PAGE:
Shots of construction sites and construction workers.
Gordon Harcourt: And the partnership is to create a high-performing construction sector for a better New Zealand. The Accord has big goals, increased productivity, raise capability, improve resilience, restore confidence, pride, and reputation.
The Accords work is about driving long-term culture change, from increasing diversity in construction, to reducing carbon emissions. We want to see better business performance, better leadership, better health and safety culture, including mental health, fairer risk allocation. We want to see a safer, more successful, more sustainable construction sector. By working together, we can achieve that vision.
Logo: Construction Sector Accord.
Video clip ends.
Gordon Harcourt: Okay, first up today, Alison Murray, my colleague, she's the Director of Construction Procurement Transformation here at the Accord. Kia ora, Alison.
Alison Murray: Oh yeah, thanks for having me. I am so pleased to be able to be here and taking part in this webinar. Really excited to talk to you all about broader outcomes.
Gordon Harcourt: So to better help the sector understand and embed broader outcomes, the Accord has published new guidance to support government buyers and industry suppliers in applying broader outcomes to their procurement processes. We'll get a walk through the guidance, but first, Allison tell us more about what broader outcomes are and why they matter to the Accord?
Alison Murray: So broader outcomes around the delivery of public value that government wants to achieve alongside its procurement spend. So that spend could be anything from ICT projects, it could be on the delivery of social service or the building of schools. So they're important to the construction sector because it's about...Because the government makes up about 20% of the overall construction spend in New Zealand. And it's really important that we use that spend to trigger those positive outcomes for the wider industry and for New Zealand.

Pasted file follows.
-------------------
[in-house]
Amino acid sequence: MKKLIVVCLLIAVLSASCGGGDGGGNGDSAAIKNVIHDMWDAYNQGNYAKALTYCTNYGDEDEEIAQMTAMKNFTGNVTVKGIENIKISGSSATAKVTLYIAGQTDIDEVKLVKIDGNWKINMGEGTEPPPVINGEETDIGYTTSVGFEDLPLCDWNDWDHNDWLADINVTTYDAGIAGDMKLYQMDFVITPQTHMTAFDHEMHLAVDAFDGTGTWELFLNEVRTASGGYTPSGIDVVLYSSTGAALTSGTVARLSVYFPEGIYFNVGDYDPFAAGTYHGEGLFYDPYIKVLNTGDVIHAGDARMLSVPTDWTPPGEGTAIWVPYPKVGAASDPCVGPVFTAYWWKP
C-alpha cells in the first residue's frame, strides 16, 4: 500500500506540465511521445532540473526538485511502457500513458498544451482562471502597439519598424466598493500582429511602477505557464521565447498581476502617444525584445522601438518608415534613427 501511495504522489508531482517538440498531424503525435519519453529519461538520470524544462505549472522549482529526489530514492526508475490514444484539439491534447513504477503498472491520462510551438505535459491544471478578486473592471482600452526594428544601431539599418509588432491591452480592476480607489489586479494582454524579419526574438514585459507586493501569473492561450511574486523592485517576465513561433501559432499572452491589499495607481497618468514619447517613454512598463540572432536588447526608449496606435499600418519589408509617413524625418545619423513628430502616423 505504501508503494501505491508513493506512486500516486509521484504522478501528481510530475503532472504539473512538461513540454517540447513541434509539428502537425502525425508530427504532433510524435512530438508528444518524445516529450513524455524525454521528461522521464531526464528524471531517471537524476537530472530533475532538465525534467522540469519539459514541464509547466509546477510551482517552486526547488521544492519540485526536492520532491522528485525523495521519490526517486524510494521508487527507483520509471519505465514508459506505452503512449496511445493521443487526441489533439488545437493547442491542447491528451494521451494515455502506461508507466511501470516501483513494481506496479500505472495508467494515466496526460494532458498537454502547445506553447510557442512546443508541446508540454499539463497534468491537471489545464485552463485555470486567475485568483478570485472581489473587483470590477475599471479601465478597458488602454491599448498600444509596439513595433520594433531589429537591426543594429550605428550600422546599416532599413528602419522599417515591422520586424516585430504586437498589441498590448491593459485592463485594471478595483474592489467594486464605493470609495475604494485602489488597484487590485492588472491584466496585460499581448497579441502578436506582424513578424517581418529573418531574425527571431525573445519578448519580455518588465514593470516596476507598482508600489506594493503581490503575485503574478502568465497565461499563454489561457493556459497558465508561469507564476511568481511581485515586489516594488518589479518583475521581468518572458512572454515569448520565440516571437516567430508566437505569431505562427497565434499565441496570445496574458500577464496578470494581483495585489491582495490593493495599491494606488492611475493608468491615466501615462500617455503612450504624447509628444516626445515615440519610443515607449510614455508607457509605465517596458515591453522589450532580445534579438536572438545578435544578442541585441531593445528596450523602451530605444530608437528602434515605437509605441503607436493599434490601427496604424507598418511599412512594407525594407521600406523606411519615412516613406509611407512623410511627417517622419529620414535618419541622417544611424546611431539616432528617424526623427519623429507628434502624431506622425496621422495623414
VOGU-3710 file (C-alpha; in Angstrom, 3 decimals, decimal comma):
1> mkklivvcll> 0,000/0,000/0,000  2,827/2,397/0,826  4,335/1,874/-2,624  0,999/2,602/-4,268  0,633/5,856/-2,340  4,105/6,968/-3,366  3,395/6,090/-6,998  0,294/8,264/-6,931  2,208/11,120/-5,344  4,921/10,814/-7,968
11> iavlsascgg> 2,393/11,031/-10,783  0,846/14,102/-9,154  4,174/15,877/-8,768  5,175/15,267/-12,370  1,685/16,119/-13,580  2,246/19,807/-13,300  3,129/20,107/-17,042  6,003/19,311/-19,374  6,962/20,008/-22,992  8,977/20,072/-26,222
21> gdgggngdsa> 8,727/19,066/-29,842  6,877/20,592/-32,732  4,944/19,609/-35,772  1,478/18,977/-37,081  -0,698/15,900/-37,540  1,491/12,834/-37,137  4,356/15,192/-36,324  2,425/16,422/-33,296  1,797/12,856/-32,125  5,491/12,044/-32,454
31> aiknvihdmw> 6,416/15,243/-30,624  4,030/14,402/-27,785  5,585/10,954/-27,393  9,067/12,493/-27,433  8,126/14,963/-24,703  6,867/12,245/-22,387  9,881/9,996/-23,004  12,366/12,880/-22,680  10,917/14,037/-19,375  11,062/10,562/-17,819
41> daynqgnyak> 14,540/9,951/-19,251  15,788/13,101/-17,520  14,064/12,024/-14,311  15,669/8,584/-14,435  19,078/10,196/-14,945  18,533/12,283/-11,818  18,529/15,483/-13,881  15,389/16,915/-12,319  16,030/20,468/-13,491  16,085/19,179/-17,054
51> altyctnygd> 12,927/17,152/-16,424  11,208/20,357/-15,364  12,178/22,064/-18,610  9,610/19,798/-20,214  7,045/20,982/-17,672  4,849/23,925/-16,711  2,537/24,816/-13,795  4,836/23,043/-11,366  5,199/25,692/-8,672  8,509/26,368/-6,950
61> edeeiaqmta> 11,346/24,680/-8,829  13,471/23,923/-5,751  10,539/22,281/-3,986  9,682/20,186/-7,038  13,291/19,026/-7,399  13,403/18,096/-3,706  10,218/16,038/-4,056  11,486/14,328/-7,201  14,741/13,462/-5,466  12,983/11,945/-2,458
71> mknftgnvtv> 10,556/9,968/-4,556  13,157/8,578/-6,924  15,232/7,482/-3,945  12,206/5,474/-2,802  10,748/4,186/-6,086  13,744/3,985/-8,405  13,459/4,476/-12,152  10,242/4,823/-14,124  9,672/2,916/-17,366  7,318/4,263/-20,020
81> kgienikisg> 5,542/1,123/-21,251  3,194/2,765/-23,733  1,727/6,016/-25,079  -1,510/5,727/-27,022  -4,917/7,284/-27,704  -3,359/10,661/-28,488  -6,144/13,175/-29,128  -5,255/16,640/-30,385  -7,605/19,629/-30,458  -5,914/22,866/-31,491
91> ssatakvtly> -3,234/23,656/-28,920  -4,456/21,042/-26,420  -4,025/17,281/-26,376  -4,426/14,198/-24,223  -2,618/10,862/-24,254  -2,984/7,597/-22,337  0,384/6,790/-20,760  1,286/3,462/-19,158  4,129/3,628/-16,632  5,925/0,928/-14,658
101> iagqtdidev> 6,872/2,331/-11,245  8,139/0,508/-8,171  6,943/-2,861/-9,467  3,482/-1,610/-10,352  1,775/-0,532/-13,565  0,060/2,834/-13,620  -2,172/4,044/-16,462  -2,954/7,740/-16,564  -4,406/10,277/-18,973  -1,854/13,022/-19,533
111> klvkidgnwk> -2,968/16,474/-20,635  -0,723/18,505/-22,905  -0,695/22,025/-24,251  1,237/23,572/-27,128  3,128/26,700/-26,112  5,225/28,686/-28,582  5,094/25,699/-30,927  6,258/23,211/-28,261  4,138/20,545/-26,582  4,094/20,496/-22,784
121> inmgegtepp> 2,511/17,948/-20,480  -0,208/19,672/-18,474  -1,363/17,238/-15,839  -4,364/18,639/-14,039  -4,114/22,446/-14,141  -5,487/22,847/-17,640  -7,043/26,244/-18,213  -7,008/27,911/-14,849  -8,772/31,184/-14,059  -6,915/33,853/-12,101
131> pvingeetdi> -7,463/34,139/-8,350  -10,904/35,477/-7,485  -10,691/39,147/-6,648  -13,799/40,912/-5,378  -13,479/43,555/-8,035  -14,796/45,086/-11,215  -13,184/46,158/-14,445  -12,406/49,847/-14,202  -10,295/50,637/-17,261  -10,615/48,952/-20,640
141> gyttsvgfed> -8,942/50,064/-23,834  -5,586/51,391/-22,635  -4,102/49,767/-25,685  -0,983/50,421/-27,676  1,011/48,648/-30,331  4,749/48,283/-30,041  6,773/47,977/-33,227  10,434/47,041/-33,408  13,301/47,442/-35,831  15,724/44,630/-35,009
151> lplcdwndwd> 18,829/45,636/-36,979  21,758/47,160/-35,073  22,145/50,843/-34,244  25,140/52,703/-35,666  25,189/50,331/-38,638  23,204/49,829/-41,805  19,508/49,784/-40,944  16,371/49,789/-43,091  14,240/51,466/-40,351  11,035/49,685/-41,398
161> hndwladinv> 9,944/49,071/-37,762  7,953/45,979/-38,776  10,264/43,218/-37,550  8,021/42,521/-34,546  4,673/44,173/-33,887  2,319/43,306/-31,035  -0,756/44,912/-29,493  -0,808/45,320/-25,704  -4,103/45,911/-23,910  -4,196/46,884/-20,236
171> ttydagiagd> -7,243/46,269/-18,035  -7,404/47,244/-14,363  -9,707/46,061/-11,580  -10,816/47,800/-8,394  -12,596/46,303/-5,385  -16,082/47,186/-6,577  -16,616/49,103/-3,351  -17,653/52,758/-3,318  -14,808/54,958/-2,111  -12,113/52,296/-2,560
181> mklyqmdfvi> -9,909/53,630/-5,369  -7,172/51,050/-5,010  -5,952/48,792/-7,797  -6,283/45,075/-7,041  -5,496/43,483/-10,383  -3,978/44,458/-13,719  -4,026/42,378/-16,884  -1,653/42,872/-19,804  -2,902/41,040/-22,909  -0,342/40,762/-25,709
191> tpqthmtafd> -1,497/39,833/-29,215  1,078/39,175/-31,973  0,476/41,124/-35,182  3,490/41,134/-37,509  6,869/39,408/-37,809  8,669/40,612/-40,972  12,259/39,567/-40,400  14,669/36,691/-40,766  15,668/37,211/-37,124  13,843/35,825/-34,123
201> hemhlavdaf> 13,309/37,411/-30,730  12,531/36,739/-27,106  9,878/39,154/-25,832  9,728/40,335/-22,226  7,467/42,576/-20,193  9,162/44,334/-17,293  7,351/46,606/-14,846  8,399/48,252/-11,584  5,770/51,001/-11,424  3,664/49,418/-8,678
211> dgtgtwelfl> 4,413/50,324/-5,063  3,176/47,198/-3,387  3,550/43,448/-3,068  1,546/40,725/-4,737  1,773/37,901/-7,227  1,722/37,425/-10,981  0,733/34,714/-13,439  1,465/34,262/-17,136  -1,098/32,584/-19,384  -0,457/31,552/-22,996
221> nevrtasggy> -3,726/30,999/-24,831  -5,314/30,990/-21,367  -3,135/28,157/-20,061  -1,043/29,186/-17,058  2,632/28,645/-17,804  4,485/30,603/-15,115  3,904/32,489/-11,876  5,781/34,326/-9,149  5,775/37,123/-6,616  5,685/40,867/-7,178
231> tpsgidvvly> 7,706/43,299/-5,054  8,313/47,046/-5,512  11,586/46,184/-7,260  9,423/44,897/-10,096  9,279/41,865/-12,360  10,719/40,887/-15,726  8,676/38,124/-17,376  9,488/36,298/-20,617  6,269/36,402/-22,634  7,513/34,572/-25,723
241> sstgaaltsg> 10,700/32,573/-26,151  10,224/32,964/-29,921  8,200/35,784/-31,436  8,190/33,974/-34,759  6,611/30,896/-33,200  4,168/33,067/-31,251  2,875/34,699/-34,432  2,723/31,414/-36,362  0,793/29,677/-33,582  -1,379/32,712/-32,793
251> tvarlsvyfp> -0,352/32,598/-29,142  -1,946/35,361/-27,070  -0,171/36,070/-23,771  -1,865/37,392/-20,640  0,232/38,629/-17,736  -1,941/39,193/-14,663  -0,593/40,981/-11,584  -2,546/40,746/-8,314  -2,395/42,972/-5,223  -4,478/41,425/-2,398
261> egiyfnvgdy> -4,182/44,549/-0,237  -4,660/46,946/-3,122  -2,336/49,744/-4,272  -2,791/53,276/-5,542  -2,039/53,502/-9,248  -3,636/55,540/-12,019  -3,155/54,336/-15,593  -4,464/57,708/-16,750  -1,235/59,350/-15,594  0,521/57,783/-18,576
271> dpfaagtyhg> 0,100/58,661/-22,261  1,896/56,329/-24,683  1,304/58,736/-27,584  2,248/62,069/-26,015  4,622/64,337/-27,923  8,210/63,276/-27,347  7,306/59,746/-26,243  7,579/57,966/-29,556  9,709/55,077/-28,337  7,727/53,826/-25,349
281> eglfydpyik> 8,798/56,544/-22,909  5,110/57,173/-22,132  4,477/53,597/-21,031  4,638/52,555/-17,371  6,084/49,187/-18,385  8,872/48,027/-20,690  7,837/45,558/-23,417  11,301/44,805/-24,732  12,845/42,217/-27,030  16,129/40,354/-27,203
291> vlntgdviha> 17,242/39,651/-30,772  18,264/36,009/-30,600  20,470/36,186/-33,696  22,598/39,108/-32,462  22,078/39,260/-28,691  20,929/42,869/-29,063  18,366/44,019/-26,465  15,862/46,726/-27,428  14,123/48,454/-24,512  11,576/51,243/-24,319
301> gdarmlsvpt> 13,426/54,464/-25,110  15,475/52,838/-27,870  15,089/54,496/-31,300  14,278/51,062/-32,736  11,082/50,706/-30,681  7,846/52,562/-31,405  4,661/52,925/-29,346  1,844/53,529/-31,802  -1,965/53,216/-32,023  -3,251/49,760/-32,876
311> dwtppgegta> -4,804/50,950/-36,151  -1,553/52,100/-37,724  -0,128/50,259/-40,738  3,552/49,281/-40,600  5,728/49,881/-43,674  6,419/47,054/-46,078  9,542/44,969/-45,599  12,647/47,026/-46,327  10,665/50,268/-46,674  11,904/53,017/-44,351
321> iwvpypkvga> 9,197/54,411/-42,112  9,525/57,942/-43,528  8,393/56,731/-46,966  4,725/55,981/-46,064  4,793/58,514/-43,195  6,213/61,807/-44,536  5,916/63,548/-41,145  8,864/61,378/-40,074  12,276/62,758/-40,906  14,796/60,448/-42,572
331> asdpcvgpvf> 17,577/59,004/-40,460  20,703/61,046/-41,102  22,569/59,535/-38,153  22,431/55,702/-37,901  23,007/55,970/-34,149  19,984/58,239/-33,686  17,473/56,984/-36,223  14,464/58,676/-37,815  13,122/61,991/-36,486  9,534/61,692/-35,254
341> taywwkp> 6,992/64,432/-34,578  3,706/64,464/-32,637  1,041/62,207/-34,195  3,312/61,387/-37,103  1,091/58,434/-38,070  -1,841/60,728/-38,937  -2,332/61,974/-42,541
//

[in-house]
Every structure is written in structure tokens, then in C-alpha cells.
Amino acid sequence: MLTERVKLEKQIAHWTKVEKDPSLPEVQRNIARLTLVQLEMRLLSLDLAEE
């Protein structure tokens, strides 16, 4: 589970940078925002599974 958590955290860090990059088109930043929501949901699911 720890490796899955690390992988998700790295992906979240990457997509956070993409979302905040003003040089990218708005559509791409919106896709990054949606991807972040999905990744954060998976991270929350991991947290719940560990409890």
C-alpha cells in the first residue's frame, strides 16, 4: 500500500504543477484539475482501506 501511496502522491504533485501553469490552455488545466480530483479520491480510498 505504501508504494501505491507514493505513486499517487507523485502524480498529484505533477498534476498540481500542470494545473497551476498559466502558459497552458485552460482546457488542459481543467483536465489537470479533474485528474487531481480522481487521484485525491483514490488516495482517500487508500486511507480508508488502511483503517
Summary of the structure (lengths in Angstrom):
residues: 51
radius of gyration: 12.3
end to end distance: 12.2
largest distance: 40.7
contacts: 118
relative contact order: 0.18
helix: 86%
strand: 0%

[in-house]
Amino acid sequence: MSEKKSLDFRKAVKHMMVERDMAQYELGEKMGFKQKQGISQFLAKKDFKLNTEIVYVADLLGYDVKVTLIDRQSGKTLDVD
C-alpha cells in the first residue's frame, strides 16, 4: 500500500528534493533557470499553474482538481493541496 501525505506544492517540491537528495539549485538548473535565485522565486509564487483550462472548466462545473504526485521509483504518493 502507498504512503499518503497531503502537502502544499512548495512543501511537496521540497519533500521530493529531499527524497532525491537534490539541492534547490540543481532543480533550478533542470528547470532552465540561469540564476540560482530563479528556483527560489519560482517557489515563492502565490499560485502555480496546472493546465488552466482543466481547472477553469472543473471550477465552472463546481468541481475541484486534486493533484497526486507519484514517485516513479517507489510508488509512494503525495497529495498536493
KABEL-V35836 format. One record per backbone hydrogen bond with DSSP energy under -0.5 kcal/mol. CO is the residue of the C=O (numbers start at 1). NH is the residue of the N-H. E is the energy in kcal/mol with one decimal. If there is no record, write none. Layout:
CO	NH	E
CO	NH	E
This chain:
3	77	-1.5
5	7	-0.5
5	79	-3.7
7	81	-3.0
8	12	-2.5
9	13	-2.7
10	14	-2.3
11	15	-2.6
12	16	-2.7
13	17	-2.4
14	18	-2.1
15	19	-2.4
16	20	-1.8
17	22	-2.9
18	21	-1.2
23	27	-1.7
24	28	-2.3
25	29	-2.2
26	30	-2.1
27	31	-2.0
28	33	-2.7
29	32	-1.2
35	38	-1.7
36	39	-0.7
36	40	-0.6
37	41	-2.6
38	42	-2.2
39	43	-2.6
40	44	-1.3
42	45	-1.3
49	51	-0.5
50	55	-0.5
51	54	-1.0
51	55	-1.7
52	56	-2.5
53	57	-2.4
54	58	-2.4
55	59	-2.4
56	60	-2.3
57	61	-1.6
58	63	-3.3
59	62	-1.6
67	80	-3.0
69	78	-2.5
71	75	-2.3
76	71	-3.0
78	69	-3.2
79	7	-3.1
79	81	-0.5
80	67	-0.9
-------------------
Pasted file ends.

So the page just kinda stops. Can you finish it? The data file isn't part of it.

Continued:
The construction sector, as you know, also has many challenges. It produces about 50% of Aotearoa's waste. We only have about 18% of the workers at the moment which are women and we're short in terms of capacity in the market of workers. So broader outcomes is a way that we can deliver some of those wider social and public sector value elements with the construction sector.
Gordon Harcourt: Okay. The broader outcomes guidance. What is that about?
Alison Murray: So there are a number of priority areas that cabinet have set for government to implement through broader outcomes. And they involve areas such as increasing access for New Zealand business, improving working conditions, reducing emission and waste, and also increasing construction skills and training. But the guidelines were produced for broader outcomes, which are specific to the construction sector because it gives that view in terms of how government procures can actually incorporate those aspects into their procurement activity of construction projects.